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American saints and blesseds

Updated 5:42 PM ET, Wed September 23, 2015
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Pope Francis canonized St. Junipero Serra during his visit to the U.S. Serra is credited with founding several missions in California that were created to spread the Christian gospel to the native peoples of that part of North America. Some Native Americans oppose Serra's canonization; they say his work contributed to the oppression of their ancestors. Santa Barbara Mission Archive- library
St. Frances Xavier Cabrini (1850-1917), known as Mother Cabrini, was the first American citizen to be canonized. The Italian-born nun founded the Missionary Sisters of the Sacred Heart of Jesus, and was canonized in 1946. Archive Photos/Getty Images
St. Marianne Cope was born Barbara Koob in 1838 in West Germany, but her family moved to the United States when she was an infant. She joined the Sisters of St. Francis in her early 20s and received the name "Sister Marianne." She is best known for her work with people afflicted with leprosy in Hawaii. She died in Hawaii in 1918. AP
Blessed Miriam Teresa Demjanovich was born in 1901 in New Jersey. She joined the Sisters of Charity in 1925. She is best known for her spiritual writings, which were published after her 1927 death under the title "Greater Perfection." Sisters of Charity
This is an undated photograph of St. Katharine Drexel. She was born in Philadelphia in 1858 and died in 1955. The heiress-turned-nun and founder of Sisters of the Blessed Sacrament is best known for devoting her life and fortune to starting schools in 13 states for blacks, missions for Native Americans in 16 states and 40 other mission centers and 23 rural schools. Pope John Paul II canonized her in 2000. AP Photo
St. Rose-Philippine Duchesne was born in 1769 in France. She became a nun when she was 18, but her contemplative community was dispersed after the French Revolution. When she was 35, she joined the Society of the Sacred Heart of Jesus. When she was 49, she sailed for what was then known as the New World, where she established her order's first house outside France and founded several schools. She died in St. Charles, Missouri, in 1852. from Society of the Sacred Heart
After a mass to celebrate the canonization of St. Mother Theodore Guerin, visitors look at the portrait of the French-born 19th-century nun at the Sisters of Providence of St. Mary-of-the-Woods in Terre Haute, Indiana, in 2006. She is best known for founding schools in Illinois and throughout Indiana. She is the patron saint of Indianapolis. AJ MAST/ASSOCIATED PRESS
This is a statue of St. Isaac Jogues, thought to be the first Catholic priest to go to Manhattan, at New York City's St. Patrick's Cathedral. He is best known for his work as a missionary to the Huron and Algonquian nations in the area colonized by France in what is now the United States and Canada. Jogues, who died in 1646 after he was hit with a Mohawk tomahawk, is the patron saint of the Americas and Canada. P Deliss/Universal Images Group/Getty Images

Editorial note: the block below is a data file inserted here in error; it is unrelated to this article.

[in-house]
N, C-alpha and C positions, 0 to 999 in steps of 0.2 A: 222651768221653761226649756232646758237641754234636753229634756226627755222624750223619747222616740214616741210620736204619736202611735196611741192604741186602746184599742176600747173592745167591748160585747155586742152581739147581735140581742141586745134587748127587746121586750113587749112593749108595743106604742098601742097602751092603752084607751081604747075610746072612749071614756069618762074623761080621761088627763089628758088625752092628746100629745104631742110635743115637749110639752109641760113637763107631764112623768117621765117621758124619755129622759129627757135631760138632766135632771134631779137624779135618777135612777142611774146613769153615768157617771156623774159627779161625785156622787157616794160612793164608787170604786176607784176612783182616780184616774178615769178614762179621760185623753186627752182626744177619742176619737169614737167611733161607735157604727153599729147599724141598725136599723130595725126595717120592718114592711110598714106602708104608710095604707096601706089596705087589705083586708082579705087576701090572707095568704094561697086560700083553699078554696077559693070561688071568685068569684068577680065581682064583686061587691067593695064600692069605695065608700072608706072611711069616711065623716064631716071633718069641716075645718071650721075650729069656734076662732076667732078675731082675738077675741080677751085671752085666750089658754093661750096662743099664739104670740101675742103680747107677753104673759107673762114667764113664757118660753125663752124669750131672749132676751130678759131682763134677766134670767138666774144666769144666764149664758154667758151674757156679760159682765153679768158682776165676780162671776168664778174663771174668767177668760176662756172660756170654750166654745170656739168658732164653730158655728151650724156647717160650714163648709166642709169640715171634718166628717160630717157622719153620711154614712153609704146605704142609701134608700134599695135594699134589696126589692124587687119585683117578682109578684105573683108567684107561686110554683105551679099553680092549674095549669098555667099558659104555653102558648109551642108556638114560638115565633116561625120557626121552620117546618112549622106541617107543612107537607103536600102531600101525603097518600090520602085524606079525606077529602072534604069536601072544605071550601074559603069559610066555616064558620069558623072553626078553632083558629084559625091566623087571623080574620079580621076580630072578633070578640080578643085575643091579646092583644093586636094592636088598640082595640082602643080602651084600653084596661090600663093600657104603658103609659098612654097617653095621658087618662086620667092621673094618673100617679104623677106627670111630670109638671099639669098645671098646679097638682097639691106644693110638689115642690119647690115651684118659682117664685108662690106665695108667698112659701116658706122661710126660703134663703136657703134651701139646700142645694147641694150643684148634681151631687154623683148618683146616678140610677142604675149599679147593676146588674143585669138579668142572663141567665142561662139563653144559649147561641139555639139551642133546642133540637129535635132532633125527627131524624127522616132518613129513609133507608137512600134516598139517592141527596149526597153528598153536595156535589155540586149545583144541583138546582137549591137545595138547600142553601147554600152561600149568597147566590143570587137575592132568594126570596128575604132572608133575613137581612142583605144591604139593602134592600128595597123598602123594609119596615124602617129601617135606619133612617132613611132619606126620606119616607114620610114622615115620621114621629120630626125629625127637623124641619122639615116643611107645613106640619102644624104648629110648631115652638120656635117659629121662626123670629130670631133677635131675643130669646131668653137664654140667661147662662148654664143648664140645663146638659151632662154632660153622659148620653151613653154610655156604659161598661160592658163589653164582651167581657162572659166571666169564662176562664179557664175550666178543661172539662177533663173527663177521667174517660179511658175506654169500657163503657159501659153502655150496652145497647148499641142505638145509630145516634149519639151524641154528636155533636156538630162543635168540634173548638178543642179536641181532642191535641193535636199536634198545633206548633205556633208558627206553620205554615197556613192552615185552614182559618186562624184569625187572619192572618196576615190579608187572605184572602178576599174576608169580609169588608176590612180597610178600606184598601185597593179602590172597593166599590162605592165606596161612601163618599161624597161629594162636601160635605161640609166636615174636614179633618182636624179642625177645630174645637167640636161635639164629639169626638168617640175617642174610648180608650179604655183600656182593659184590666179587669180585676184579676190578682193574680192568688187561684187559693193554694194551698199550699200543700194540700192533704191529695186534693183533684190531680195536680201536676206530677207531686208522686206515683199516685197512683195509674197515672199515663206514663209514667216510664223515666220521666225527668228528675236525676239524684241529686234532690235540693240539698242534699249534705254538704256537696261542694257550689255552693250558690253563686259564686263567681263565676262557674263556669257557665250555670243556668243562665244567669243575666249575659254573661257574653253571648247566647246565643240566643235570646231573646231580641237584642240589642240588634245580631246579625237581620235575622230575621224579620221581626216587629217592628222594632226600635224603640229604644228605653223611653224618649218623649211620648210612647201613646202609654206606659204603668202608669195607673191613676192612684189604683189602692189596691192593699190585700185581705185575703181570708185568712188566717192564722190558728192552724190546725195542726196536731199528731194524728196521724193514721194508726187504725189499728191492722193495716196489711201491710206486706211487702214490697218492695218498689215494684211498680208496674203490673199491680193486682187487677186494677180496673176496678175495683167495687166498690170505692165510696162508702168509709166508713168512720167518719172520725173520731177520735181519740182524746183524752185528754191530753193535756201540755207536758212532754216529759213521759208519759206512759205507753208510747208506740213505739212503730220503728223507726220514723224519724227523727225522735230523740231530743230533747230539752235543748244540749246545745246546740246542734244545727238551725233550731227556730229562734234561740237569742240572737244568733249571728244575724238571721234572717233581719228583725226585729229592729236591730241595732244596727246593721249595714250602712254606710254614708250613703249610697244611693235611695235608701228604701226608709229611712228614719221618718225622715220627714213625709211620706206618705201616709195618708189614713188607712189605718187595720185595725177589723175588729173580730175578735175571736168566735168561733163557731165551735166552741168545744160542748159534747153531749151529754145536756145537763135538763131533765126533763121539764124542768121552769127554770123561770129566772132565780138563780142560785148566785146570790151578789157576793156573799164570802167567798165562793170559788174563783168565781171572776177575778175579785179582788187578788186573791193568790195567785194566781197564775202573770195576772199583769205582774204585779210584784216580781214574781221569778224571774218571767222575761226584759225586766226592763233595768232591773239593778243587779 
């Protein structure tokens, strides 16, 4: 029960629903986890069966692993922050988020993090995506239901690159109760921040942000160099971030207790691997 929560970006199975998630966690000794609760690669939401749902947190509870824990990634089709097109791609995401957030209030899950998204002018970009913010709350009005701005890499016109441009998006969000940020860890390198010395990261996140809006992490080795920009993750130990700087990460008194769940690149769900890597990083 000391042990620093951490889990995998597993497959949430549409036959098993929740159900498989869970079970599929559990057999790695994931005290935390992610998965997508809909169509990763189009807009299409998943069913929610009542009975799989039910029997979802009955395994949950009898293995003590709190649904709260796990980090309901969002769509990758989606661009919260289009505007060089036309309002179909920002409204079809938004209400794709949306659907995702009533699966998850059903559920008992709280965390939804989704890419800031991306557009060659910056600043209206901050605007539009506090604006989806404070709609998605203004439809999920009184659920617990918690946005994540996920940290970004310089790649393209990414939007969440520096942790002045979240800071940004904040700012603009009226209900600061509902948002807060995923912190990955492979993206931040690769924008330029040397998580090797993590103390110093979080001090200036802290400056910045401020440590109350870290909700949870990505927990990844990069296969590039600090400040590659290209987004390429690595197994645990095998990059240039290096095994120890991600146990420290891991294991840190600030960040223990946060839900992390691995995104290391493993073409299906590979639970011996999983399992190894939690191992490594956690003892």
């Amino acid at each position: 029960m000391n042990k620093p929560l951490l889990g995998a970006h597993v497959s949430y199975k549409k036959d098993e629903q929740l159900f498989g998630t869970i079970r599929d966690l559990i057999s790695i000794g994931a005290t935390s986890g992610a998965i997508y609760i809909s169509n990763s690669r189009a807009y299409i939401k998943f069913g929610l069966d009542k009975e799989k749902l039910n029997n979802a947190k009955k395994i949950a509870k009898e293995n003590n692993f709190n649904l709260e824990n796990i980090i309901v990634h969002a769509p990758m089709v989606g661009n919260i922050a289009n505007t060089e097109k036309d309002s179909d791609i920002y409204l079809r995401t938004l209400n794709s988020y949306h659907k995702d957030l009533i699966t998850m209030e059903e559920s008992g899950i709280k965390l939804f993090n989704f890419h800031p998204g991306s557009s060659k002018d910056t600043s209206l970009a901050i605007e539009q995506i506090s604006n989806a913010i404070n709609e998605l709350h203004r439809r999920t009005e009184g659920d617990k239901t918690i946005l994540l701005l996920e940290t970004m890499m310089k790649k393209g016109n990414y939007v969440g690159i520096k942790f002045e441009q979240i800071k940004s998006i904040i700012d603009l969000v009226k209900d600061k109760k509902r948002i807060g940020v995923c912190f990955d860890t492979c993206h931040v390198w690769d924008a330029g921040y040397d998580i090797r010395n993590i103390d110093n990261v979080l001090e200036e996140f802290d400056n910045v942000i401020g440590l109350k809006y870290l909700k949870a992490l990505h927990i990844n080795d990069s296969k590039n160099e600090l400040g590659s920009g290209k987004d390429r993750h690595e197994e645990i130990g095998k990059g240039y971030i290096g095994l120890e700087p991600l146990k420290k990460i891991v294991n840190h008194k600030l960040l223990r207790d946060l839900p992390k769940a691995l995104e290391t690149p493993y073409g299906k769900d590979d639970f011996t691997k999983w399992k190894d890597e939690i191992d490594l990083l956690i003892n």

Blessed Francis Xavier Seelos was a German-born Redemptorist priest who pastored and preached in Catholic parishes and missions in Pennsylvania, Maryland, Louisiana, Michigan, Rhode Island, Wisconsin, Illinois, New Jersey and other states from 1844 until his death of yellow fever in 1867.
St. Elizabeth Ann Bayley Seton (1774-1821) was canonized as the first American-born saint in 1975. Seton converted to Catholicism after her husband's death. She founded the Sisters of Charity of St. Joseph, the first order of religious women in America, as well as several schools. Hulton Archive/Getty Images
St. John Neumann was the first Redemptorist priest to profess his vows in the United States. The German-born priest became a U.S. citizen in 1848, at age 36. He is best known for establishing the first unified system of Catholic schools in Philadelphia. Library of Congress
This is a wooden statue of St. Kateri Tekakwitha, a 17th-century Mohawk woman who was canonized in 2012. She is best known for teaching prayers to children and working with the elderly and sick. St. Kateri died in 1680, just before her 24th birthday. She is the Roman Catholic Church's first Native American saint. STAN HONDA/AFP/AFP/Getty Images
This is a statue of St. Damien de Veuster of Moloka'i, who was best known for his work with people suffering with leprosy in the Hawaiian islands. The Belgian-born priest ended up in Hawaii as a replacement for his brother, also a priest, who had been assigned to a mission in Hawaii but subsequently became too ill to travel. Upon arriving, the young priest offered to stay in the leper colony at Moloka'i permanently to help by building schools, hospitals, churches and coffins, according to the U.S. Conference of Catholic Bishops website. He worked closely with St. Marianne Cope. St. Damien ultimately contracted leprosy and died in 1889 at age 49. He is Hawaii's patron saint. NPS